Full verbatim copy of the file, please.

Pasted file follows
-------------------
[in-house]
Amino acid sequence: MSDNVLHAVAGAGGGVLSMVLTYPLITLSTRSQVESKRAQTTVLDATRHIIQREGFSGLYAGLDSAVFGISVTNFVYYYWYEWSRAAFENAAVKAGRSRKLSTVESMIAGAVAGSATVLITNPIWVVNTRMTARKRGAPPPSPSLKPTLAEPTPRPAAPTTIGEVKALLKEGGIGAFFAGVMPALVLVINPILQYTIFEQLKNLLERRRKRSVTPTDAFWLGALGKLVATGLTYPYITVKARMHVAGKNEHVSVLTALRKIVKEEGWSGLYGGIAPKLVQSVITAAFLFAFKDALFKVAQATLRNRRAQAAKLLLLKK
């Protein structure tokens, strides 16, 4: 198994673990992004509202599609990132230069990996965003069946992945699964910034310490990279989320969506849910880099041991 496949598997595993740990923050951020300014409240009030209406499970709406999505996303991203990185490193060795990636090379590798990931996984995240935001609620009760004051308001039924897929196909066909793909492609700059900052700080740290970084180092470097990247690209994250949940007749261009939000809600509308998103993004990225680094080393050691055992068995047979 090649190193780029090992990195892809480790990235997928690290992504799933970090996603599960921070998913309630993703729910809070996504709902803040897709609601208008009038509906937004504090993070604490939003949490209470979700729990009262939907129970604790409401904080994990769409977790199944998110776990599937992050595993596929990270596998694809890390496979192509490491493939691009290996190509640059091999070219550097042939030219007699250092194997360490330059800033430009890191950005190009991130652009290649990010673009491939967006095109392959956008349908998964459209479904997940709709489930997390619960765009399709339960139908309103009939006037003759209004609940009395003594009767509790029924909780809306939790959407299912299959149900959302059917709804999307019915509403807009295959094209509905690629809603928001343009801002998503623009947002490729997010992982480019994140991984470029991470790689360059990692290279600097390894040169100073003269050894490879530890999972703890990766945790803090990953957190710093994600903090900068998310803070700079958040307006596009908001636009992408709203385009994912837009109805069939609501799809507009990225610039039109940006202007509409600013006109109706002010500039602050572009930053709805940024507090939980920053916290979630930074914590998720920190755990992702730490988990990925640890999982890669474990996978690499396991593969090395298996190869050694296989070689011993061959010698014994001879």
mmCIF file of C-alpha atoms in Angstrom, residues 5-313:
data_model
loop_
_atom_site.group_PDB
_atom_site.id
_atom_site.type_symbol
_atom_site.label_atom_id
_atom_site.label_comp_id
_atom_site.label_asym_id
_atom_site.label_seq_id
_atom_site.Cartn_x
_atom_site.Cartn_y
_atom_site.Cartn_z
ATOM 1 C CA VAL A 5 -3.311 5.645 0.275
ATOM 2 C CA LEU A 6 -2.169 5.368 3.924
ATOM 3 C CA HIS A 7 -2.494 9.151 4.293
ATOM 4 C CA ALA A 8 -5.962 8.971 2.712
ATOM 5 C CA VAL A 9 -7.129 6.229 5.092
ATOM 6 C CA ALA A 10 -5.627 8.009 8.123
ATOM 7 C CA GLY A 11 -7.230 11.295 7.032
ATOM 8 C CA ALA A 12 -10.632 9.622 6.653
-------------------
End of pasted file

[in-house]
Amino acid sequence: MSDNVLHAVAGAGGGVLSMVLTYPLITLSTRSQVESKRAQTTVLDATRHIIQREGFSGLYAGLDSAVFGISVTNFVYYYWYEWSRAAFENAAVKAGRSRKLSTVESMIAGAVAGSATVLITNPIWVVNTRMTARKRGAPPPSPSLKPTLAEPTPRPAAPTTIGEVKALLKEGGIGAFFAGVMPALVLVINPILQYTIFEQLKNLLERRRKRSVTPTDAFWLGALGKLVATGLTYPYITVKARMHVAGKNEHVSVLTALRKIVKEEGWSGLYGGIAPKLVQSVITAAFLFAFKDALFKVAQATLRNRRAQAAKLLLLKK
């Protein structure tokens, strides 16, 4: 198994673990992004509202599609990132230069990996965003069946992945699964910034310490990279989320969506849910880099041991 496949598997595993740990923050951020300014409240009030209406499970709406999505996303991203990185490193060795990636090379590798990931996984995240935001609620009760004051308001039924897929196909066909793909492609700059900052700080740290970084180092470097990247690209994250949940007749261009939000809600509308998103993004990225680094080393050691055992068995047979 090649190193780029090992990195892809480790990235997928690290992504799933970090996603599960921070998913309630993703729910809070996504709902803040897709609601208008009038509906937004504090993070604490939003949490209470979700729990009262939907129970604790409401904080994990769409977790199944998110776990599937992050595993596929990270596998694809890390496979192509490491493939691009290996190509640059091999070219550097042939030219007699250092194997360490330059800033430009890191950005190009991130652009290649990010673009491939967006095109392959956008349908998964459209479904997940709709489930997390619960765009399709339960139908309103009939006037003759209004609940009395003594009767509790029924909780809306939790959407299912299959149900959302059917709804999307019915509403807009295959094209509905690629809603928001343009801002998503623009947002490729997010992982480019994140991984470029991470790689360059990692290279600097390894040169100073003269050894490879530890999972703890990766945790803090990953957190710093994600903090900068998310803070700079958040307006596009908001636009992408709203385009994912837009109805069939609501799809507009990225610039039109940006202007509409600013006109109706002010500039602050572009930053709805940024507090939980920053916290979630930074914590998720920190755990992702730490988990990925640890999982890669474990996978690499396991593969090395298996190869050694296989070689011993061959010698014994001879």
mmCIF file of C-alpha atoms in Angstrom, residues 5-313:
data_model
loop_
_atom_site.group_PDB
_atom_site.id
_atom_site.type_symbol
_atom_site.label_atom_id
_atom_site.label_comp_id
_atom_site.label_asym_id
_atom_site.label_seq_id
_atom_site.Cartn_x
_atom_site.Cartn_y
_atom_site.Cartn_z
ATOM 1 C CA VAL A 5 -3.311 5.645 0.275
ATOM 2 C CA LEU A 6 -2.169 5.368 3.924
ATOM 3 C CA HIS A 7 -2.494 9.151 4.293
ATOM 4 C CA ALA A 8 -5.962 8.971 2.712
ATOM 5 C CA VAL A 9 -7.129 6.229 5.092
ATOM 6 C CA ALA A 10 -5.627 8.009 8.123
ATOM 7 C CA GLY A 11 -7.230 11.295 7.032
ATOM 8 C CA ALA A 12 -10.632 9.622 6.653